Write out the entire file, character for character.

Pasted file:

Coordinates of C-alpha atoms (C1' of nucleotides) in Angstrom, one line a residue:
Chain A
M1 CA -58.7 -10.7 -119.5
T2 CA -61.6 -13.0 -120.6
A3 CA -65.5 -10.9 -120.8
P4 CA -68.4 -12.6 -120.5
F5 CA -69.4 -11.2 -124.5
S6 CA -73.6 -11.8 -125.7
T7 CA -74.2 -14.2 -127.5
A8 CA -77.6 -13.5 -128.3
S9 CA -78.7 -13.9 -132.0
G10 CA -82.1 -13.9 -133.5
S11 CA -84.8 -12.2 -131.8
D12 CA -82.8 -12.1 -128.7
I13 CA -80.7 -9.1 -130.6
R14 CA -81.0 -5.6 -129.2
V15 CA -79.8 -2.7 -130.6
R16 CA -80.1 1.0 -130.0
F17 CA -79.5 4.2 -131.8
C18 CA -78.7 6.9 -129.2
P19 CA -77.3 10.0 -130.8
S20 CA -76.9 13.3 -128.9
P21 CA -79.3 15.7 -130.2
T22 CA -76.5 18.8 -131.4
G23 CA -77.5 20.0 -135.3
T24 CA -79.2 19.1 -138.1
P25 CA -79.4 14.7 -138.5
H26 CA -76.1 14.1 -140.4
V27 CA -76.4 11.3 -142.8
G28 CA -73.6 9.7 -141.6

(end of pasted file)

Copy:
Coordinates of C-alpha atoms (C1' of nucleotides) in Angstrom, one line a residue:
Chain A
M1 CA -58.7 -10.7 -119.5
T2 CA -61.6 -13.0 -120.6
A3 CA -65.5 -10.9 -120.8
P4 CA -68.4 -12.6 -120.5
F5 CA -69.4 -11.2 -124.5
S6 CA -73.6 -11.8 -125.7
T7 CA -74.2 -14.2 -127.5
A8 CA -77.6 -13.5 -128.3
S9 CA -78.7 -13.9 -132.0
G10 CA -82.1 -13.9 -133.5
S11 CA -84.8 -12.2 -131.8
D12 CA -82.8 -12.1 -128.7
I13 CA -80.7 -9.1 -130.6
R14 CA -81.0 -5.6 -129.2
V15 CA -79.8 -2.7 -130.6
R16 CA -80.1 1.0 -130.0
F17 CA -79.5 4.2 -131.8
C18 CA -78.7 6.9 -129.2
P19 CA -77.3 10.0 -130.8
S20 CA -76.9 13.3 -128.9
P21 CA -79.3 15.7 -130.2
T22 CA -76.5 18.8 -131.4
G23 CA -77.5 20.0 -135.3
T24 CA -79.2 19.1 -138.1
P25 CA -79.4 14.7 -138.5
H26 CA -76.1 14.1 -140.4
V27 CA -76.4 11.3 -142.8
G28 CA -73.6 9.7 -141.6